Dirty scholarship and dirty lives: explorations in bodies and belonging

Pickering, L. and Wiseman, P. (2019) Dirty scholarship and dirty lives: explorations in bodies and belonging. Sociological Review, 67(4), pp. 746-765. (doi: 10.1177/0038026119854244)

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What is dirt, and how is it used in processes of Othering? This is the central theme of this opening, introductory chapter. The chapter brings together a number of theoretical approaches to dirt. In exploring the central role of dirt and dirt management to the civilising process, we (re)produce a particular sort of history of European relations with dirt – a history characterised as much by dirt as a site of distinction as by an apparent increasing aversion to the dirt of bodily exuviae. By bringing this into dialogue with a second sort of history of European relations with dirt, characterised by shifting ideas about illness and contagion, we explore the kinds of work that discourses about dirt do. Viewed together, it becomes clear that central to both histories are processes of Othering – of the dirty by those who define the dirty. This links to the third theme of the introduction which explores specifically symbolic dimensions of dirt, drawing Douglas’s idea of dirt as ‘matter out of place’ into dialogue with Kristeva’s idea of the abject. In layering a discussion of dirt as abjection upon dirt as distinction we come back to contagion, and the power of (re)producing self/other boundaries through dirt. Together, these tell a story of dirt as a site of power, and a tool used by those who define the dirty to oppress those they consider unclean.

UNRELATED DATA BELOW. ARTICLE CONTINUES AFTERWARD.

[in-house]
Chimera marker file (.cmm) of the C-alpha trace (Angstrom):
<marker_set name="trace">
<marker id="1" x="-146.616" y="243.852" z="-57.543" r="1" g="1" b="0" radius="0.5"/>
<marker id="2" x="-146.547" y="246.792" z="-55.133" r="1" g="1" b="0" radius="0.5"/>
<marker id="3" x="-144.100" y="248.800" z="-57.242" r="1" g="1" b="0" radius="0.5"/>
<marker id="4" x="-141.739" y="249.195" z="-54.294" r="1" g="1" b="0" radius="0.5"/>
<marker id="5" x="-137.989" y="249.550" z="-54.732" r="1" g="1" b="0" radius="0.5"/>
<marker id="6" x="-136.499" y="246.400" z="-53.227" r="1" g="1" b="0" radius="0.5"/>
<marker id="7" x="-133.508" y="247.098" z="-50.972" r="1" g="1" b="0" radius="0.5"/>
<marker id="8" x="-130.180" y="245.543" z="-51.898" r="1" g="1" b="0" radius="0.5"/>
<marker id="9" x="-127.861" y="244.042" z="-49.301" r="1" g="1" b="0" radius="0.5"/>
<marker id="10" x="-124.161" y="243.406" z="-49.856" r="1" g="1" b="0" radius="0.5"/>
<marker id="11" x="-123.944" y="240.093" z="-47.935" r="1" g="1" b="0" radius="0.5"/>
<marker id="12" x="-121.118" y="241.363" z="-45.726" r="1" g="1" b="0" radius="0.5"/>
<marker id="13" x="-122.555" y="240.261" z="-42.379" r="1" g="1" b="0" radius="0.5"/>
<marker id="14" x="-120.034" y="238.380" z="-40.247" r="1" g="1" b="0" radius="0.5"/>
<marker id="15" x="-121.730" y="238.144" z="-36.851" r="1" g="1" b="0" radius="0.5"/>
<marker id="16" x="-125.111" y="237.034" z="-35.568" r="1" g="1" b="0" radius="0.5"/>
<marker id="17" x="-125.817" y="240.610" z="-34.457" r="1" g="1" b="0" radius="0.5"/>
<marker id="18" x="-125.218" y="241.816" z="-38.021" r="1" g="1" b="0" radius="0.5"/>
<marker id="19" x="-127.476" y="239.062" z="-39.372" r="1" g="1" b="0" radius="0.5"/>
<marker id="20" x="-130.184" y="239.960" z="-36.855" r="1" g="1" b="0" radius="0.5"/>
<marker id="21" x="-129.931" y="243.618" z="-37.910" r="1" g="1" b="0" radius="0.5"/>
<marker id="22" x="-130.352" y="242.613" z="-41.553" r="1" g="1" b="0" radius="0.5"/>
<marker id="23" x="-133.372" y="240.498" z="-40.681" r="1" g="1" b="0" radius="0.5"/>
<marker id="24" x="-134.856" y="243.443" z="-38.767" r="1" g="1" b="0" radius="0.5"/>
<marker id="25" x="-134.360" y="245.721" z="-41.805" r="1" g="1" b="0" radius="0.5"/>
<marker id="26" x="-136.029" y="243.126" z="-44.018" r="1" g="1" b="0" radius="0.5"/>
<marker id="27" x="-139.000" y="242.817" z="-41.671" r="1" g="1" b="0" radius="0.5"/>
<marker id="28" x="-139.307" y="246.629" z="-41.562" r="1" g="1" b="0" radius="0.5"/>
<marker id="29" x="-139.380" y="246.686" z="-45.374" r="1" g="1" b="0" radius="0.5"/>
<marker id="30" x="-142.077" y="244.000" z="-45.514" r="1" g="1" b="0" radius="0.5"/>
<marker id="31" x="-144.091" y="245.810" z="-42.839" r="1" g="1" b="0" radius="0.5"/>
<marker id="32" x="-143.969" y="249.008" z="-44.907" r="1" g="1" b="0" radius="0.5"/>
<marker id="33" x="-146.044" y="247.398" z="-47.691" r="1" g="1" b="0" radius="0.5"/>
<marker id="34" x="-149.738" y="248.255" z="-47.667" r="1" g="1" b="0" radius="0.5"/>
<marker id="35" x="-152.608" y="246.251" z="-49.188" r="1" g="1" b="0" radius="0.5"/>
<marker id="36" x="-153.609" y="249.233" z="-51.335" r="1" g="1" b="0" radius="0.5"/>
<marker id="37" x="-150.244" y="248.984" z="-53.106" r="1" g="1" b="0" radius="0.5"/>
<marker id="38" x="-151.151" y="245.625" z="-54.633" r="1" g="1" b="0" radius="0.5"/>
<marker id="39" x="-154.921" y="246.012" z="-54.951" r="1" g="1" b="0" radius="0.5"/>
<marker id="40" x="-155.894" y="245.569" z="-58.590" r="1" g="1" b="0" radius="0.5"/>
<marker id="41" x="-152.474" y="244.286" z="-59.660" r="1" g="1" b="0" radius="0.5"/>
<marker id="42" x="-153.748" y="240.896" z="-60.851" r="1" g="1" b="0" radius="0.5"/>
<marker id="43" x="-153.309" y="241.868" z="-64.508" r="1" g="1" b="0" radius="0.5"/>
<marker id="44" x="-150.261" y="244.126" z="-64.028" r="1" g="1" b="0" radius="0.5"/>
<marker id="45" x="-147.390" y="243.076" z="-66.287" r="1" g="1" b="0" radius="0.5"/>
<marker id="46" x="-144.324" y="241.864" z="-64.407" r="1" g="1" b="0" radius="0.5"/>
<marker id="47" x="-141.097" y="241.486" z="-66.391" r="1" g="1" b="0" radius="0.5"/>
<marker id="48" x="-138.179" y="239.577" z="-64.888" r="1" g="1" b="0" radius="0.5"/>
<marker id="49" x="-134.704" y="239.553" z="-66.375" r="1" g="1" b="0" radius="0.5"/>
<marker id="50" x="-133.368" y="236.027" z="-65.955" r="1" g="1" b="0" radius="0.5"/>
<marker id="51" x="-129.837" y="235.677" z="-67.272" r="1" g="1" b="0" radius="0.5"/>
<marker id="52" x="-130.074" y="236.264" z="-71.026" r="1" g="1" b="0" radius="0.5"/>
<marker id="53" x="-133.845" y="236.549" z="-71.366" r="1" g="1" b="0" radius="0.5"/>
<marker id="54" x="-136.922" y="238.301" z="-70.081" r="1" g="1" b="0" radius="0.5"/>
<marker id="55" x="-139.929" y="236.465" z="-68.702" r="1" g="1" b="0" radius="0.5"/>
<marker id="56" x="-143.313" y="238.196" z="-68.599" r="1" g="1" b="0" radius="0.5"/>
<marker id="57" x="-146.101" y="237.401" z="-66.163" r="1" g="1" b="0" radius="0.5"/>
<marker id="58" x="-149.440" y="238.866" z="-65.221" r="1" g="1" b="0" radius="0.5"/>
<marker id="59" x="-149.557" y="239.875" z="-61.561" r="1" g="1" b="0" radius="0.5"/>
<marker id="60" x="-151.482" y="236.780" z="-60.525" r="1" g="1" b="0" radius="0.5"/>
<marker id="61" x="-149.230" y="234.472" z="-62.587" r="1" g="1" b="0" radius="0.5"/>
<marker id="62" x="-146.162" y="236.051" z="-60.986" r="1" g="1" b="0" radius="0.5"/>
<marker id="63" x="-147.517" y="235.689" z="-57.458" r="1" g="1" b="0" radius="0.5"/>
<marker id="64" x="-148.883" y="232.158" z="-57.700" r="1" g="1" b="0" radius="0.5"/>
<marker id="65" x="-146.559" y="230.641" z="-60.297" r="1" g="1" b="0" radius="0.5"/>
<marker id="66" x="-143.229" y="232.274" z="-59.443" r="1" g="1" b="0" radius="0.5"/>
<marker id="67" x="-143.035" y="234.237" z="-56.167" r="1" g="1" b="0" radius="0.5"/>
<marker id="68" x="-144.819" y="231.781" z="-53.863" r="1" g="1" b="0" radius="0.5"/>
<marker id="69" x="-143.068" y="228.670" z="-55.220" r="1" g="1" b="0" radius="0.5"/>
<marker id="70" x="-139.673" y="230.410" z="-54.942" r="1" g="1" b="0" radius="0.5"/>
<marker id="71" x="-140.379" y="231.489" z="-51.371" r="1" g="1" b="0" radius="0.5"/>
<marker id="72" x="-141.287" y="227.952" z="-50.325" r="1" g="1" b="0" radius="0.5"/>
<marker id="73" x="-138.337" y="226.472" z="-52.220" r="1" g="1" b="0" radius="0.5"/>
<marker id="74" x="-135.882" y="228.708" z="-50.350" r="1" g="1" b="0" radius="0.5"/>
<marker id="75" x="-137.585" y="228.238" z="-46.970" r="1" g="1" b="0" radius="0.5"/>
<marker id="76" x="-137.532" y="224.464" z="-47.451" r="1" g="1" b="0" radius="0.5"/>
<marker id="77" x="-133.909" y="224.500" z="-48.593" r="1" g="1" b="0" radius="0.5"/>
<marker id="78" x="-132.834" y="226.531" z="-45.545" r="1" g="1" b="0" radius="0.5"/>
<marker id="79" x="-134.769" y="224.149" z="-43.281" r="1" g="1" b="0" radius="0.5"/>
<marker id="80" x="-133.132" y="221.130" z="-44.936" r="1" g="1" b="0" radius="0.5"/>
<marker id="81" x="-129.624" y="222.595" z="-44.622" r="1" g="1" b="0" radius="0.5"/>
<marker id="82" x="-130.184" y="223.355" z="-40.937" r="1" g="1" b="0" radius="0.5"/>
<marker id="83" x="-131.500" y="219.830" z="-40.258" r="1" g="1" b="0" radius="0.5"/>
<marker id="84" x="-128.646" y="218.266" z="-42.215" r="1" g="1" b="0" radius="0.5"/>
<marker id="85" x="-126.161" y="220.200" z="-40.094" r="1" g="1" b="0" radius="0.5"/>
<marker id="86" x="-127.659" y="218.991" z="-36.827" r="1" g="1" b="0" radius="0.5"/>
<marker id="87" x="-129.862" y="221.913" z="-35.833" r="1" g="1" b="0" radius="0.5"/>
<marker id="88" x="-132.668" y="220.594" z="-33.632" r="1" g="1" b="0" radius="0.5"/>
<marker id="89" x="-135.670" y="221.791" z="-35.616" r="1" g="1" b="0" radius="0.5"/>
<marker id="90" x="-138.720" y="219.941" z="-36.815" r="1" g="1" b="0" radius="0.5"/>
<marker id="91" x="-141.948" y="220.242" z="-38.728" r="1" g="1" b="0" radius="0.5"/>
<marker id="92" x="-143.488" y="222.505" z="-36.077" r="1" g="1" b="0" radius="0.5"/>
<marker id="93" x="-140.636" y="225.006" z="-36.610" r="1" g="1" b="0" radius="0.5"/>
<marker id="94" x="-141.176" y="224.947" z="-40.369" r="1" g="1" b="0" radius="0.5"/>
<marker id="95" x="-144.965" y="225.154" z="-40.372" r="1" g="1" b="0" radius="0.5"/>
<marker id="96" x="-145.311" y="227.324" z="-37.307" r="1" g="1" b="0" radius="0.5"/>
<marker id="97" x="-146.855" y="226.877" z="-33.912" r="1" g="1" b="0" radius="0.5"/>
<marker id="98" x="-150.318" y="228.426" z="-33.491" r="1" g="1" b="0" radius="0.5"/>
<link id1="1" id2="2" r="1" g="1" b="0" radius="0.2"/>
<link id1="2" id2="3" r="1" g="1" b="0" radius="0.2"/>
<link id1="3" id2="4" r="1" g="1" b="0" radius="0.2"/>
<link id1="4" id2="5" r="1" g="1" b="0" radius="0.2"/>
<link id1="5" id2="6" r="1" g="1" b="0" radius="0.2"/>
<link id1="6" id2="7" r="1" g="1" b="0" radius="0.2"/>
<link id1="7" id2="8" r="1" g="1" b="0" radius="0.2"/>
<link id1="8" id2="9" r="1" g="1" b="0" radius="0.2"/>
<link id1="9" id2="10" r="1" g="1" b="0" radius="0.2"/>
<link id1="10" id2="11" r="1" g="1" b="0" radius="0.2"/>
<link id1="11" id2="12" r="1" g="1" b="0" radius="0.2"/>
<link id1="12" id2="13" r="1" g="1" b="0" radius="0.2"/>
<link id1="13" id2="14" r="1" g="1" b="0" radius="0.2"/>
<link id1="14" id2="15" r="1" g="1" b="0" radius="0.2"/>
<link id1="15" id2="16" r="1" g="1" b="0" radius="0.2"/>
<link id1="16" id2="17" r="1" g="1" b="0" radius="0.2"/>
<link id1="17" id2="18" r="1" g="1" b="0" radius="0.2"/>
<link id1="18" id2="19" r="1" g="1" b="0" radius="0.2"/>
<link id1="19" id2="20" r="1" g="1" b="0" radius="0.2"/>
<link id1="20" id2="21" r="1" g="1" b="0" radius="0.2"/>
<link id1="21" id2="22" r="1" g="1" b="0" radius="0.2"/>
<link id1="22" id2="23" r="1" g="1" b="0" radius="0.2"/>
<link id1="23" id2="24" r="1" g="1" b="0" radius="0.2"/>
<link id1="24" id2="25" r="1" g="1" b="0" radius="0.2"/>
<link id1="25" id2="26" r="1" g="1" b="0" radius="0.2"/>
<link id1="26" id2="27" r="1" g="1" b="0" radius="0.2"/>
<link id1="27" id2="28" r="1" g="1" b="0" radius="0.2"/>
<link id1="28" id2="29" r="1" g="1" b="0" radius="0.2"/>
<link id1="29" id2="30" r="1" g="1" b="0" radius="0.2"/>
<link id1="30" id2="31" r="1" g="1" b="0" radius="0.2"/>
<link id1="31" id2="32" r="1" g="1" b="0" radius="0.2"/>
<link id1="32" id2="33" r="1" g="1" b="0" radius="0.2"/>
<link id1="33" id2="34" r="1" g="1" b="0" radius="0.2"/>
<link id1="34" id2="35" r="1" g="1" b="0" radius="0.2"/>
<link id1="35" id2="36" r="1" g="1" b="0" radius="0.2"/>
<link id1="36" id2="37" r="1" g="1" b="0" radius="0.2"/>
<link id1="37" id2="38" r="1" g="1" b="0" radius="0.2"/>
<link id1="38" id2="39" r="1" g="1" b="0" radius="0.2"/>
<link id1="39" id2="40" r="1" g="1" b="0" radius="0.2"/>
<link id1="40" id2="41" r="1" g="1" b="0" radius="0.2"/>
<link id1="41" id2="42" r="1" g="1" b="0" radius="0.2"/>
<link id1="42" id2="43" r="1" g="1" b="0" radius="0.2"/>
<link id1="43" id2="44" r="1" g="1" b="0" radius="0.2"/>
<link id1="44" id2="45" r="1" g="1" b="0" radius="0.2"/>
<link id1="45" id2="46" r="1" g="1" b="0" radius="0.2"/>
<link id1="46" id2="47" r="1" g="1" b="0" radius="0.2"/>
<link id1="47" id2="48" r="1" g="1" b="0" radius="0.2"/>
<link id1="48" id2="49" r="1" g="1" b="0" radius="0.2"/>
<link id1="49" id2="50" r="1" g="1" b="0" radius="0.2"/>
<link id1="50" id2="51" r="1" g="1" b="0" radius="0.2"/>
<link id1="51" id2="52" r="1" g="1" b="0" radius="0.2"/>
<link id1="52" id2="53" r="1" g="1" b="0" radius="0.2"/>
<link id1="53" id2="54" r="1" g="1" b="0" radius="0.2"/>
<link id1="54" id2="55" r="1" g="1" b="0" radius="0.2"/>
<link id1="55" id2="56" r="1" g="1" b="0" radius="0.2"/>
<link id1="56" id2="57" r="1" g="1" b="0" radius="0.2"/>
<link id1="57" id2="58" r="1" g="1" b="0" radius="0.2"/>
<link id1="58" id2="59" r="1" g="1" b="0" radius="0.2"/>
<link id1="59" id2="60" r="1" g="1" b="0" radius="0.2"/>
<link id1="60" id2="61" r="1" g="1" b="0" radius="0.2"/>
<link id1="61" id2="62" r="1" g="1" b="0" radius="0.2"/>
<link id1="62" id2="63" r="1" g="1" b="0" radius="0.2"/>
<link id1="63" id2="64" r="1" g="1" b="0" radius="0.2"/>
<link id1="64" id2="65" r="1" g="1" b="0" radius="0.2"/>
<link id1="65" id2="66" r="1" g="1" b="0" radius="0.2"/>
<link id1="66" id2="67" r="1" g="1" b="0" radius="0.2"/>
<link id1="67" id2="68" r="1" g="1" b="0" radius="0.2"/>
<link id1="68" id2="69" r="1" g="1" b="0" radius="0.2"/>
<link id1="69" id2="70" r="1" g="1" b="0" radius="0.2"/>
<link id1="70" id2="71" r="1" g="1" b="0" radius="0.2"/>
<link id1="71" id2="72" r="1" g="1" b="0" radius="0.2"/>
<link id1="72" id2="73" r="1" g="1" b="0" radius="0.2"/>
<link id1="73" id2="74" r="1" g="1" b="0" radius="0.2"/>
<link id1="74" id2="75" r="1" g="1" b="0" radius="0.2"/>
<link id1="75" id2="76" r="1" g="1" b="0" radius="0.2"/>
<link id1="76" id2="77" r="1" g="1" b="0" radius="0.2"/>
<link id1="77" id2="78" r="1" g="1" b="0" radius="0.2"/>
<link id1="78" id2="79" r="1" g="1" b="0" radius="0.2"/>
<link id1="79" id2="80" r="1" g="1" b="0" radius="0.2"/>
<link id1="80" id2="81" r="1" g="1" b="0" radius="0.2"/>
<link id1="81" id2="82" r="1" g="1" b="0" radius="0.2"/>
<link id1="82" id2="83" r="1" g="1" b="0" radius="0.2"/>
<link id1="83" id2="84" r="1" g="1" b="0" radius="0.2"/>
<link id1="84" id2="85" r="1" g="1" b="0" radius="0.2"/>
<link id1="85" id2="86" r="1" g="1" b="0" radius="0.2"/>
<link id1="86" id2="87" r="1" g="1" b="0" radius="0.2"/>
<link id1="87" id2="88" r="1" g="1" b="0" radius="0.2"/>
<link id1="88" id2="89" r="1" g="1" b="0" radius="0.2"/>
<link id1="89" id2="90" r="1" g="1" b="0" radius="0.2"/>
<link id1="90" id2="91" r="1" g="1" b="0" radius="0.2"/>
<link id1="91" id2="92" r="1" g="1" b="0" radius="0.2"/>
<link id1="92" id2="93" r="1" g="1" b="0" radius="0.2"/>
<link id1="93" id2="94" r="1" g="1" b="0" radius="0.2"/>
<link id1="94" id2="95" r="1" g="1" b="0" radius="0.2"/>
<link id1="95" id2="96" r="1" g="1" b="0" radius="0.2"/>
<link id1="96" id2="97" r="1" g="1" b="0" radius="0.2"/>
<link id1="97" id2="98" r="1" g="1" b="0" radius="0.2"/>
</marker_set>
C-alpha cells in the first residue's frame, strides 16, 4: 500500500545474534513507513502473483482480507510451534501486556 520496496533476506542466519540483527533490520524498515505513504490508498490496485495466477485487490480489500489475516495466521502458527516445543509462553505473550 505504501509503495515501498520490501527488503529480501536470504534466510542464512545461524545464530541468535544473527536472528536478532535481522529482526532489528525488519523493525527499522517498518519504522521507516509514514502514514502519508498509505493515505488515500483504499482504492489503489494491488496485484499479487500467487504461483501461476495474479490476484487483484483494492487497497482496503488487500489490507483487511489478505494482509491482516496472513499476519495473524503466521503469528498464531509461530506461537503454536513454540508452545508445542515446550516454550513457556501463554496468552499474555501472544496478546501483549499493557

Item Type:Articles
Additional Information:Special issue 'Down the Pan: New Directions in the Sociology of Dirt' co-edited by Lucy Pickering and Phillippa Wiseman
Glasgow Author(s) Enlighten ID:Pickering, Dr Lucy and Wiseman, Dr Phillippa
Authors: Pickering, L., and Wiseman, P.
College/School:College of Social Sciences > School of Social and Political Sciences > Sociology Anthropology and Applied Social Sciences
Journal Name:Sociological Review
ISSN (Online):1467-954X
Published Online:12 July 2019
Copyright Holders:Copyright © The Authors 2019
First Published:First published in Sociological Review 67(4):746-765
Publisher Policy:Reproduced in accordance with the publisher copyright policy

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